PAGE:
Based on the theory that the best defense of the aircraft carrier are her aircraft, the USS Nimitz was fitted with a very limited armament: three octuple launchers for surface-to-air missiles Sea Sparrow, for air defense in a radius of about 14.6 kilometers, and three Vulcan Phalanx CIWS mountings with a six-barrel 20-millimeter cannon each, for antimissile defense at very close range. Apart from the active armament, the aircraft carrier is fitted with diverse radars and a bow sonar, electronic war devices and launchers for chaff or flares, to detect and divert incoming missiles and torpedoes.
The airborne air defense is formed by twenty F-14 Tomcat which, with their air-to-air missiles AIM-7 or AIM-54, provide combat air patrols (CAP) in a radius of up to 570 kilometers around the aircraft carrier (since the F-14 was retired from US Navy service in 2006 the F-18 took its role). While the F-14 perform their mission, the turboprop aircraft E-2C Hawkeye, fitted with a long-range search radar (AEW), explore the sky and the sea surface to detect any relevant activity. In case of contact, they would guide the patrolling F-14 to control the matter.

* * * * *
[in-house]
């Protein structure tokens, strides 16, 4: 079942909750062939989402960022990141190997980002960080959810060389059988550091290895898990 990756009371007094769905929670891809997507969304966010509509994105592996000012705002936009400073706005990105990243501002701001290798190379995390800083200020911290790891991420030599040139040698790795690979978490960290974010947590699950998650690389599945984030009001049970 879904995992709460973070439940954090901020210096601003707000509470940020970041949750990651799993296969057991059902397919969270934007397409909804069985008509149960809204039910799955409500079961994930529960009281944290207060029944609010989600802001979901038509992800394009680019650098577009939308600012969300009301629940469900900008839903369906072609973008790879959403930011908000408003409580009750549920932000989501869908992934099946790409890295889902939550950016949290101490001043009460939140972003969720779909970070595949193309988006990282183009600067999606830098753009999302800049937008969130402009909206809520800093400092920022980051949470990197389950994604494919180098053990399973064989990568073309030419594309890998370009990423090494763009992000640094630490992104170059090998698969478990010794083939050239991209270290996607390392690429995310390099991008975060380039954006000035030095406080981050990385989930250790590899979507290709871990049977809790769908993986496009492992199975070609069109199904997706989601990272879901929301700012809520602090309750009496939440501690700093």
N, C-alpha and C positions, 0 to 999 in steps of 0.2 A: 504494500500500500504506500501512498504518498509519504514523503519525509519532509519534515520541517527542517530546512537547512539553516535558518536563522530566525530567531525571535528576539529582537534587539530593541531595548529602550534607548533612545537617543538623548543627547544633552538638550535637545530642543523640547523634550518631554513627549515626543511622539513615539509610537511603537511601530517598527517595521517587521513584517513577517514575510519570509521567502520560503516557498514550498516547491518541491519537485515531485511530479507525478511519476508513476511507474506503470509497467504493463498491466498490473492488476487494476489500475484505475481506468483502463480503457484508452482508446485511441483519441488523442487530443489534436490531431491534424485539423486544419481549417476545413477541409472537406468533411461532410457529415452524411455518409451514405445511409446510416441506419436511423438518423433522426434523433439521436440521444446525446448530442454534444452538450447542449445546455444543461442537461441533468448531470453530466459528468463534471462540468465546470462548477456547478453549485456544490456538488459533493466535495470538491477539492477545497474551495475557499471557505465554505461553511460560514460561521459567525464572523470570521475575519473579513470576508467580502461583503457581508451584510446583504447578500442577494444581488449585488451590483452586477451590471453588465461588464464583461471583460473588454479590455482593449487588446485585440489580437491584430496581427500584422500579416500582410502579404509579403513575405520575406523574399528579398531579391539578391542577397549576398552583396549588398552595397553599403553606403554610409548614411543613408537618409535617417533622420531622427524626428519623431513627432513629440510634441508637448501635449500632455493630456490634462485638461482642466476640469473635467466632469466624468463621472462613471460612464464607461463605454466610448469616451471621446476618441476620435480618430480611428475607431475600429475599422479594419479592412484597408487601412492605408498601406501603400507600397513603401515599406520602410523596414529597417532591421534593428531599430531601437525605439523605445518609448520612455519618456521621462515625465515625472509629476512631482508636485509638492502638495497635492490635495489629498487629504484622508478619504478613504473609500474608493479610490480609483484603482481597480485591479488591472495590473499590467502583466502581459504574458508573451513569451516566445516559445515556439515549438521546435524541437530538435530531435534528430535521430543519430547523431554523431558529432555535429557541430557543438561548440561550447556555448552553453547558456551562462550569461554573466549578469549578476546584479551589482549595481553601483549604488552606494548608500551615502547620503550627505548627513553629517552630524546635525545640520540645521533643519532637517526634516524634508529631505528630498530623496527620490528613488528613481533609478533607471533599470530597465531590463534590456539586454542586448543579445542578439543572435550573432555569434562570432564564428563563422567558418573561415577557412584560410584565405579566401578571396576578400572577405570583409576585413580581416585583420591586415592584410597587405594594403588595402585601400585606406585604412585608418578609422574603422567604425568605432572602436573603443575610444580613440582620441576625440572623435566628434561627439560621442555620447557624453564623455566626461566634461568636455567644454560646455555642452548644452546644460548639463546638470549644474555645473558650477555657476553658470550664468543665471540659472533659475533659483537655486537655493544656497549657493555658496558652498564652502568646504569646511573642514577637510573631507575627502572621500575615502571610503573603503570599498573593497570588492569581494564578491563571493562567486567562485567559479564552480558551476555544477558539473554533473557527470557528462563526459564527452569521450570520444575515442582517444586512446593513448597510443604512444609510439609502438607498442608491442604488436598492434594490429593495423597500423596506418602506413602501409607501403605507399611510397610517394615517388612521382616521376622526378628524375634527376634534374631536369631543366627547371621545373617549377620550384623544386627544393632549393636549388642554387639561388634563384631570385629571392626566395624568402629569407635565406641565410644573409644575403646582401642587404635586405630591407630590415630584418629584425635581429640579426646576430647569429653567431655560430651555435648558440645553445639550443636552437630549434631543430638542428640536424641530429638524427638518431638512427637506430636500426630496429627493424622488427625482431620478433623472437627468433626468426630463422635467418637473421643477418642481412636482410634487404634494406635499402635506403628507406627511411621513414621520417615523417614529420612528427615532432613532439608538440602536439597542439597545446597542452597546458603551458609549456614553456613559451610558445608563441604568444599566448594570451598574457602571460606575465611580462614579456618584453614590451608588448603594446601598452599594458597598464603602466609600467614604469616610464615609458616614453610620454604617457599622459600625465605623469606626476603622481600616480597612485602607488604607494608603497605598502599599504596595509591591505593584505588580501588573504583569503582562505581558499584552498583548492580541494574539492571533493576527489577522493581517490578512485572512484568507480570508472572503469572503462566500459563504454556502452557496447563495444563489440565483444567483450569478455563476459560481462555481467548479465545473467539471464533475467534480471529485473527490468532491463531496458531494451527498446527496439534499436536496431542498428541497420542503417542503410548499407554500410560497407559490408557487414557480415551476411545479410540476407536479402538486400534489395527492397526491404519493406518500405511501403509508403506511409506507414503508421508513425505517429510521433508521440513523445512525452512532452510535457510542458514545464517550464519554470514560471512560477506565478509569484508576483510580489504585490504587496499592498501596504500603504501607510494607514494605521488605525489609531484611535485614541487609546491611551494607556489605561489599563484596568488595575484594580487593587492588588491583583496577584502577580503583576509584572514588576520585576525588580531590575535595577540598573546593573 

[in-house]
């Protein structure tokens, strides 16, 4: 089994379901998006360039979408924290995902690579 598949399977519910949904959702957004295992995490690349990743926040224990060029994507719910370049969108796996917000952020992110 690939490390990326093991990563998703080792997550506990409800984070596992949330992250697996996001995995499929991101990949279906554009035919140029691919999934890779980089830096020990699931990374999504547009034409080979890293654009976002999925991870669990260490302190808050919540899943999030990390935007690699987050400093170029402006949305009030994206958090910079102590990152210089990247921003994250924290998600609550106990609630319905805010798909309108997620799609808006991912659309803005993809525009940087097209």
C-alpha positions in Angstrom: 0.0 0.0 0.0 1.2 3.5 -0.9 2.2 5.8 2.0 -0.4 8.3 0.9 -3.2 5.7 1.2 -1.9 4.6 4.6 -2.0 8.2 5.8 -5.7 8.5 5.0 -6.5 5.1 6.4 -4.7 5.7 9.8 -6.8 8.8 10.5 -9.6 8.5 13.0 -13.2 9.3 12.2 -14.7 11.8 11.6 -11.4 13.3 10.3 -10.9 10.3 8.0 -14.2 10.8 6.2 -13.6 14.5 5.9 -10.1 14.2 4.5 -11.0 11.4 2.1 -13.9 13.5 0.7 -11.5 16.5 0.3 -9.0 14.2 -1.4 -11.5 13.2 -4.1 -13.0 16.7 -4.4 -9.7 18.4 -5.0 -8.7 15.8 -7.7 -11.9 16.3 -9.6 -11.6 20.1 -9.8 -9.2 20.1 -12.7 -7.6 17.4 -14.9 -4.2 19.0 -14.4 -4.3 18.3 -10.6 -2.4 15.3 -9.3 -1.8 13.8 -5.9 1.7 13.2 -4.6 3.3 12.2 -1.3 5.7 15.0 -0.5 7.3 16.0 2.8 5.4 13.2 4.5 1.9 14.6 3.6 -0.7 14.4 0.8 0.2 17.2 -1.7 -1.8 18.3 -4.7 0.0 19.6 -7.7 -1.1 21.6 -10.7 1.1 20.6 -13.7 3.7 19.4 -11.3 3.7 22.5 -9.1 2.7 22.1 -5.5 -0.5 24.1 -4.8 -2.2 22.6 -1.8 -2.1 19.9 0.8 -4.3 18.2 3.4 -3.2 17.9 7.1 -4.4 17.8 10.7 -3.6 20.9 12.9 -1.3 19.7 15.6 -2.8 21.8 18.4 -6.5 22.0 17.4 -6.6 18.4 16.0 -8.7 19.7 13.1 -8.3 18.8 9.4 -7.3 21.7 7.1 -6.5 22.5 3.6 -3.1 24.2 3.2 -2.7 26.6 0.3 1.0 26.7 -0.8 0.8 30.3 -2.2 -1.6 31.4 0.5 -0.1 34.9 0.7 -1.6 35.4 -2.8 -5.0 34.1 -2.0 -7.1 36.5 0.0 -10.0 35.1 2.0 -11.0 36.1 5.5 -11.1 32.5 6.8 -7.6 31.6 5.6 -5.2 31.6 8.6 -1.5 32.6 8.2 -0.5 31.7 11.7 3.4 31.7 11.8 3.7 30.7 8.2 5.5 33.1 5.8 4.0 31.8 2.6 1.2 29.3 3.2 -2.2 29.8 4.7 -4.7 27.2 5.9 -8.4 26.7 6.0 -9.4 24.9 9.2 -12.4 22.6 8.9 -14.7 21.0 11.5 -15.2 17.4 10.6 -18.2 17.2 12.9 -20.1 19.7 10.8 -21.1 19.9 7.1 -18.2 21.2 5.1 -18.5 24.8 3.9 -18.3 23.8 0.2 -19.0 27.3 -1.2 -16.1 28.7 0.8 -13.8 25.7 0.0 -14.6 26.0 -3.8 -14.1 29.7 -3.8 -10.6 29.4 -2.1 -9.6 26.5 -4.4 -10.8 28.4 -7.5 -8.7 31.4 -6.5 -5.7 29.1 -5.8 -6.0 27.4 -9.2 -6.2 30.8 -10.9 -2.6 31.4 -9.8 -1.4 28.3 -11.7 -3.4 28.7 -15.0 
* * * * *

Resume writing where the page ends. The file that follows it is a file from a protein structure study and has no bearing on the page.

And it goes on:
The air wing on the USS Nimitz also comprises a part of antisubmarine aircraft (ASW), this is, ten S-3A Viking, as well as six helicopters SH-3 Sea King for antisubmarine defense at close range (since the S-3A was retired from US Navy service in 2009 and the Sea King in 2006 other aircraft took their role). Both aircraft types are fitted with sonar devices for submarine detection and are able to launch self-guided torpedoes to the chosen targets.